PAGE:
Maybe you believe in the yeti or Sasquatch and maybe you believe in the disproof of them.  We create giants in our own minds every day – those problems that seem insurmountable or the dreams that seem impossible.  The only Bigfoot that matters is that one foot that takes a big step towards progress, towards peace, a step taken with hope.  The dawn of a new day requires us to take a step forward.  If we believe in ourselves, that step will have purpose and accomplishment.  The longest journey really does begin with a single step.

 

In the past week, the United States has seen great tragedy.  The monster currently at foot is the monster of fear derived from a created hatred.  Words spoken without thorough thought as to how they could be perceived and the aftermath of these words having been heard and misinterpreted are in part responsible for creating such hatred.  We have created a bogeyman, a monster that exists not in fact but as a result of our own insecurities.  The ego might want quantity of followers but the world needs us to be sincere and in communion with each other.

 

The best thing to believe in is you.  Let yourself be your creature to believe in today.  Walk away from fear and into your bright future, a future in which you believe you can do anything.  The reality is you can do whatever you set your mind to doing.  Turn your fears into lessons and steps toward success.  Believe in yourself.  You are amazing!  The world is waiting for us to create a better tomorrow.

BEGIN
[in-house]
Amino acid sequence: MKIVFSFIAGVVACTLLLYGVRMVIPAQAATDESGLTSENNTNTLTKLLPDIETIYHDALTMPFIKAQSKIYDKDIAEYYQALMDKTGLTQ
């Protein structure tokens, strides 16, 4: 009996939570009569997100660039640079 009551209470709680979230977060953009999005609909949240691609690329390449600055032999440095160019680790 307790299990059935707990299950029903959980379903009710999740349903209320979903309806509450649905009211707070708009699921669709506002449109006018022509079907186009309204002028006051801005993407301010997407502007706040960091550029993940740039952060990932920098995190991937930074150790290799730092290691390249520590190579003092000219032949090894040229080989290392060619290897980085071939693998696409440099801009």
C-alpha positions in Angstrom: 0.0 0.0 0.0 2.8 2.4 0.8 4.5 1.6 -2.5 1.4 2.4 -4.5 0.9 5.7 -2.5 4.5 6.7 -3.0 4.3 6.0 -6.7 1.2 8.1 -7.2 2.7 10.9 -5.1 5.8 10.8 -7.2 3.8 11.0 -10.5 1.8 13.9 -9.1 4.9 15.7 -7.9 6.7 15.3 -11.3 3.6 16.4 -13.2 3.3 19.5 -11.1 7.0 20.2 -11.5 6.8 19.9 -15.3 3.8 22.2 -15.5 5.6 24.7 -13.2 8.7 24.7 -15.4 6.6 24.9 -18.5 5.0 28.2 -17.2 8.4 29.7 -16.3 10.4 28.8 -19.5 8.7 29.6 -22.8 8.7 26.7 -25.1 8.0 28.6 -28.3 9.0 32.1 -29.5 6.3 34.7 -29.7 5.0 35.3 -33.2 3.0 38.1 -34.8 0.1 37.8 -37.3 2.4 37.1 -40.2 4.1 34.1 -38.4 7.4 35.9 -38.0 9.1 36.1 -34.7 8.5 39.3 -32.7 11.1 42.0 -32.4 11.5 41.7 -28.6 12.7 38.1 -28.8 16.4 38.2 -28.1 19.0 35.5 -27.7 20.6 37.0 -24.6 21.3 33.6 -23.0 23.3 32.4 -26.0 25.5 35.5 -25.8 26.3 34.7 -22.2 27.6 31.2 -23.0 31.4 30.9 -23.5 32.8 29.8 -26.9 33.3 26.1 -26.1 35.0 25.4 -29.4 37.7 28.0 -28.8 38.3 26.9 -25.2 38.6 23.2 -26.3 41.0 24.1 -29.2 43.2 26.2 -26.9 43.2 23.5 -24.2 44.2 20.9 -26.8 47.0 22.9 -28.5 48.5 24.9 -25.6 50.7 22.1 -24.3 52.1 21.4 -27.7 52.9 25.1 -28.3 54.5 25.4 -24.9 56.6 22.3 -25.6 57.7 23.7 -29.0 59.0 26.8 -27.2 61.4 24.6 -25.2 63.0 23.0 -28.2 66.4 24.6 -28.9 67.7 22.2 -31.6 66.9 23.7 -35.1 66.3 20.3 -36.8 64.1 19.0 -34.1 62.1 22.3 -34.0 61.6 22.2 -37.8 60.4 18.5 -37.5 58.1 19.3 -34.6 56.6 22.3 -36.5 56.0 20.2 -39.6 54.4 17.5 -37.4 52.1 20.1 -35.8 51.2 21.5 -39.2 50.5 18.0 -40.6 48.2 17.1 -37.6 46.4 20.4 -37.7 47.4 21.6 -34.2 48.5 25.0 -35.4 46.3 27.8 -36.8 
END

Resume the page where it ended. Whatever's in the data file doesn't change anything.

Capturing a Moment in Time

Capturing a Moment in Time

2018.09.14

The Creative Soul

 

I remember my first grown-up present at Christmas.  It was a very inexpensive camera, but it was a gift that made me feel so grown-up at age seven and seemed to promise me the rest of my life would follow and be magical.  The art of photography continues to seem magical to me.  Photography is the taking of a picture of reality that somehow not only shows us the obvious but also the unseen, the possibilities of our imagination and beyond.